It’s been a drama-filled election season in Tanzania. A former president has branded the opposition “idiots.” One candidate took to doing pushups to demonstrate his fitness to be president. Another suggested he was worthy of support based on his religion. Meanwhile, a parliamentarian trying to hang onto his seat physically assaulted one of his challengers.
And we are not done yet. There is still a little over three weeks to go before voters head to the polls on Oct. 25.
Ostensibly there are actual issues that voters would like to hear discussed.
But the campaigns aren’t offering much substance, and the mainstream media overall has failed to demand any.
Thank goodness for the cartoonists.
In Africa, humorists have sometimes had a freer rein to challenge authorities than conventional reporters. And in Tanzania, political cartoonists are proving this once again, and raising the issues that matter most to voters this year. At a recent exhibition at Vipaji Gallery in Dar es Salaam, it was evident how central their role has become to Tanzania’s public discourse.
“The main reason to have this exhibition is to bring these cartoonists closer to their audience,” Gadi Ramadhani, curator of the Domocrazy Exhibition, tells Quartz. “So many people see cartoonists in the newspapers but they never meet these people. So we wanted them to interact with their audiences.”
Cartoonist Abdul Kingo suggests that it’s “rushwa” (corruption) that rules at the ballot box and not “haki” (voters’ rights). (Abdul Kingo via Vipaji Gallery)
Despite the political nature of most of the work on display, Ramadhani insists that politics was not the primary prism through which he made his selection of works to feature in the exhibit. What he wanted to showcase, he says, are cartoons that best capture the moment Tanzanian voters have come to find themselves in.
Voters questioning outgoing president Jakaya Kikwete, with his party’s nominee, John Magufuli, looking on. From left: “Where is the better life, uncle?” “What are you leaving us with?” Where is the land of honey and milk?” He says, “TVs nowadays show only cartoons.” (Said Michael via Vipaji Gallery)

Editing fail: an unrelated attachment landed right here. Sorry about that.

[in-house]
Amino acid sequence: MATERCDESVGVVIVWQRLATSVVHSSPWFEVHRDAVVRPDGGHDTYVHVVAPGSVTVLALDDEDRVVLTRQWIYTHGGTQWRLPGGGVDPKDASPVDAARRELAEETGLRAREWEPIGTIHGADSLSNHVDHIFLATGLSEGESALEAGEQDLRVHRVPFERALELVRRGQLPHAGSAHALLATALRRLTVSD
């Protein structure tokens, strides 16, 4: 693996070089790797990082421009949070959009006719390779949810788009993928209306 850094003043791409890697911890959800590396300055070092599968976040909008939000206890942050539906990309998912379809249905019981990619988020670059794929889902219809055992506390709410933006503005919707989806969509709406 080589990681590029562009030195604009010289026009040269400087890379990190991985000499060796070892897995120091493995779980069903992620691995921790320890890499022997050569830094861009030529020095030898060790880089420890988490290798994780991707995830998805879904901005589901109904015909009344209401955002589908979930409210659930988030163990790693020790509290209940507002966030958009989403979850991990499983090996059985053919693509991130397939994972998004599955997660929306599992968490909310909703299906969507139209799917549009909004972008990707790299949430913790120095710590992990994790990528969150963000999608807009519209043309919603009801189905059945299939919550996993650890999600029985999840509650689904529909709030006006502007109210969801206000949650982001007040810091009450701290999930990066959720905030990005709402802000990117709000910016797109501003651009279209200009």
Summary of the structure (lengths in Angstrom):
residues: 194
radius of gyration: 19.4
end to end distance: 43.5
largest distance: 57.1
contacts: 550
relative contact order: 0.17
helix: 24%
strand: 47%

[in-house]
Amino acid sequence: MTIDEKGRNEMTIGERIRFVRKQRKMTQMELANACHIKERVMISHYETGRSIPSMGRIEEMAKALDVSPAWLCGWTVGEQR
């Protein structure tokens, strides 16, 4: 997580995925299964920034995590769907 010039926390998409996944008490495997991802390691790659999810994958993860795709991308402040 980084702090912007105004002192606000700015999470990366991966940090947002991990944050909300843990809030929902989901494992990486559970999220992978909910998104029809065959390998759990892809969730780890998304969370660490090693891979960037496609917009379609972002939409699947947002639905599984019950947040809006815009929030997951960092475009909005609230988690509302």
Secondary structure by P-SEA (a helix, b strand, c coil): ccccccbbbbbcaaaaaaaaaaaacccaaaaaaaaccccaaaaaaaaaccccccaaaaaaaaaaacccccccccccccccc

“Cartoons normally talk about what is happening, reporting on the time that people live [in],” he says. “As part of the exhibition, you can see violence, you can see corruption, you can see politics a lot, you can see so much of what is happening.”
A businessman is about to get crushed by the challenges of securing capital. (Salum Mitata via Vipaji Gallery)
For Ramadhani, an artist himself, cartoons play a crucial role in civic life. In a single frame, a cartoonist is able to convey, with profound clarity, a concept or an idea. For folks who may be less engaged with what’s happening in the news, a cartoon can inform, educate, and provoke some thinking about what is happening.
One hand giveth, the other taketh away. (Meddy Jumanne via Vipaji Gallery)
“We have to remember all these cartoonists are also voters,” Ramadhani says. “They are also coming from this society. They are experiencing everything that we are experiencing.” But their artistic sensibility gives them a different lens through which they observe the realities, he explains.
Malick Boaz portrays a woman saying, “I am listening to the candidates and I can’t tell who the opposition is.” (Malick Boaz via Vipaji Gallery)
Source: Quartz Africa